Pelaw Wood landslip restoration project
Essential works to secure the landslip site at Pelaw Wood in Durham City have now been completed. The works restored the river side path and made the area safe for walkers, rowers and cyclists.
Information about the landslip and work carried out to clear it
What originally happened?
The original landslip started around Christmas 2012/13 when some trees started to move, with the full landslip occurring in May 2013 during very poor weather conditions. At this point the path which runs along the edge of the Wear was blocked and then closed to the public in May 2013. Signed diversions have been in place since this time.
Why did it take so long to start work to clear the landslip?
We had to carry out detailed investigation work to assess the cause of the original landslip to give us enough information to design and plan stabilisation works.
As part of this we had to drill boreholes, carry out a ground investigation and monitor the slope for a period of time, to assess the risk of future movement.
We worked with geo-technical engineering specialists to come up with a design which provides best value for money while ensuring the slipped slope is properly stabilised.
The safety of people using the area is of vital importance, so we had to ensure we carried out a robust and thorough design process to ensure we had properly assessed the risks and put the right solution in place.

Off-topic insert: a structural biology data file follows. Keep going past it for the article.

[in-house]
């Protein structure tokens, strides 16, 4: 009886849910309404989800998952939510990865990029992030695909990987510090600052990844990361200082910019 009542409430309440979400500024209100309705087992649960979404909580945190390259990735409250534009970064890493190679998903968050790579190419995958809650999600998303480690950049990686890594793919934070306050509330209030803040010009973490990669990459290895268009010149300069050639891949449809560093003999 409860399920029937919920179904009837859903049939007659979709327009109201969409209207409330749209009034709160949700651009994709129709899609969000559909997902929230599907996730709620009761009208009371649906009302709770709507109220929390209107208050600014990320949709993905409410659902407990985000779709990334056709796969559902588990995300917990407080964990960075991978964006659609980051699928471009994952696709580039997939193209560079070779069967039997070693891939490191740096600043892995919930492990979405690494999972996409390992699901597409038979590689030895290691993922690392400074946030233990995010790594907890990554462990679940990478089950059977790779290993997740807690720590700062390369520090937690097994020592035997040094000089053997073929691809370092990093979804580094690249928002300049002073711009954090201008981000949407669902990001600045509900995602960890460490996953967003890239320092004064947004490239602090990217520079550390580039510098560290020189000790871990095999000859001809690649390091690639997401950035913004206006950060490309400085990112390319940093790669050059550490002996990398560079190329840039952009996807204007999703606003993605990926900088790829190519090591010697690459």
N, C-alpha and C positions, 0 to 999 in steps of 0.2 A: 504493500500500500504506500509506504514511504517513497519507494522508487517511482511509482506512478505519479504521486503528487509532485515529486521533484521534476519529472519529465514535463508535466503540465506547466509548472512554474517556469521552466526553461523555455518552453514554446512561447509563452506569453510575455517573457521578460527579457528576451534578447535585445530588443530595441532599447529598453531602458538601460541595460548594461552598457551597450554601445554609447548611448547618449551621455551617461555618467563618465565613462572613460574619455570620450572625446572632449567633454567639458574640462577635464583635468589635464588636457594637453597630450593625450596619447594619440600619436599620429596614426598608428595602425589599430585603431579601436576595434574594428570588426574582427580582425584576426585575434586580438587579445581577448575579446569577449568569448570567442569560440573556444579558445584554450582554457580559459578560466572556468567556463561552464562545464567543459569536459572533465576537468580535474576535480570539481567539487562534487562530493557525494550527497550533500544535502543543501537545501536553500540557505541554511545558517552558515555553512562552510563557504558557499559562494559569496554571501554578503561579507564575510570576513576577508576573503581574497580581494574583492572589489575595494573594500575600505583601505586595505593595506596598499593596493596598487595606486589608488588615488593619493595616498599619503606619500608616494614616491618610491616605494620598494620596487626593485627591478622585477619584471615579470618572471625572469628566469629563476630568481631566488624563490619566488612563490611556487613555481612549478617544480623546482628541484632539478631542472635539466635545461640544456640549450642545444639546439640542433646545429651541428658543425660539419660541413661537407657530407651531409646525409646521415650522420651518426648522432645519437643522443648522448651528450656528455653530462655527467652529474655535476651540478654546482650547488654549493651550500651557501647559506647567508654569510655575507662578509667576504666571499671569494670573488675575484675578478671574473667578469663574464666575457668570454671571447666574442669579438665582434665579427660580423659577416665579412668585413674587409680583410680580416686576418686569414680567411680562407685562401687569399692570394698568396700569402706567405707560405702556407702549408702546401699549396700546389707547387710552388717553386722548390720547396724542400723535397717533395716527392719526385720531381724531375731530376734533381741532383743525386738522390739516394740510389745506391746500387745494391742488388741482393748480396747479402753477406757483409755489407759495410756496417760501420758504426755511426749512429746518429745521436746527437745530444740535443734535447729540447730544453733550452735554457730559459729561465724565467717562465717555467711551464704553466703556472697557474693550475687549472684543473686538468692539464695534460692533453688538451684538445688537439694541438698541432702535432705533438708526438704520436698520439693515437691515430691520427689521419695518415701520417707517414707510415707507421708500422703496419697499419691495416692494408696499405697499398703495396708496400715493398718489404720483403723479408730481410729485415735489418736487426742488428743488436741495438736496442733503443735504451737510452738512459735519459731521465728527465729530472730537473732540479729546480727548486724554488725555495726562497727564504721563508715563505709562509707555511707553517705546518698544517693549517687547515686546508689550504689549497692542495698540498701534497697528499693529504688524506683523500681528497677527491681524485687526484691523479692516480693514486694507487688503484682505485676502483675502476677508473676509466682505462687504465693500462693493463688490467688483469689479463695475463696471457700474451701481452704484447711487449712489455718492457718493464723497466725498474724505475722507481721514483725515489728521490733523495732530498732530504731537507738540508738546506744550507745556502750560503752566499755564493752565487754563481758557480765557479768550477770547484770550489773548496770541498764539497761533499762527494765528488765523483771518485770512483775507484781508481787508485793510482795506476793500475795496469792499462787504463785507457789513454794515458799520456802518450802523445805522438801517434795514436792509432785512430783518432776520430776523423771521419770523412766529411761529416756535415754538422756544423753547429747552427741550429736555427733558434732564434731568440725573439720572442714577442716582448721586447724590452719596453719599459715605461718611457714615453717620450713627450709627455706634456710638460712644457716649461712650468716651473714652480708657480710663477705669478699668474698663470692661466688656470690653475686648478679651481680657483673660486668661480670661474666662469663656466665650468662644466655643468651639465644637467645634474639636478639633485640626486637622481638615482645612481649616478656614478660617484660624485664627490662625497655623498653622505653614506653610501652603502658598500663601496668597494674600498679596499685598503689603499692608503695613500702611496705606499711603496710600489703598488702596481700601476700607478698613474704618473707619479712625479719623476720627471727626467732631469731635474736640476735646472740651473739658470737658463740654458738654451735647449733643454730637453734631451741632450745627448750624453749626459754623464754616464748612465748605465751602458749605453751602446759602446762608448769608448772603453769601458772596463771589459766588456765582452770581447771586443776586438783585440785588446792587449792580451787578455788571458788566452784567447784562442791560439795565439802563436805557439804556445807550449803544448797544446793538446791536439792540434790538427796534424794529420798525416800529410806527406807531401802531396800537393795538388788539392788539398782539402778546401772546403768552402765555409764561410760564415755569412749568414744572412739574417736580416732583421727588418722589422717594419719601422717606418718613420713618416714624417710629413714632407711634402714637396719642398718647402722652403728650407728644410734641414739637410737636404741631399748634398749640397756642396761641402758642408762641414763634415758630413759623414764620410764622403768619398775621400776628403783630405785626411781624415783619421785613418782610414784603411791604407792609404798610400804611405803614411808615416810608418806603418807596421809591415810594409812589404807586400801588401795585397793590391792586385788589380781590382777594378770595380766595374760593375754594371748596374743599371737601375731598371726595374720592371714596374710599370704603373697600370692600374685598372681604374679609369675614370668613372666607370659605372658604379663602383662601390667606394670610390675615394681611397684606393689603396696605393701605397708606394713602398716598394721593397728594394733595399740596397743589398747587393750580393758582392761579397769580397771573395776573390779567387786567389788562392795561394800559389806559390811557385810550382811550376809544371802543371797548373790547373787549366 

Access to the site was very difficult, due to the isolated location and narrow access tracks. We were limited to the use of small excavators and dumpers, which meant work took longer to carry out. In addition, we could only work on small areas of the slope at a time to minimise the risk of another landslip occurring.
In January 2016 there was an additional landslip which delayed the progress of the project.
Does the slope look like it did now the work is complete?
The slipped material has been removed and taken down to stable ground. The slope has been rebuilt using a granular stone which is much more stable on steeper slopes. The stone has been covered in top soil and a geotextile which will hold the material in place to allow vegetation to re-grow. The area has been seeded with a specialist wildflower seed mix, suitable for woodland conditions.
Over time, new trees will grow and will blend in with the surrounding area. We have worked with our in-house ecology and biodiversity team to ensure the best possible re-establishment of the slope.
Will the work prevent further landslips along the bankside?
The stabilisation works will only affect the immediate area. The bankside along this stretch of river is very steep and there is evidence suggesting a number of historical landslips. The natural geology and topography of the area makes it prone to landslips. It will not be feasible to stabilise the whole length of the slope in this area.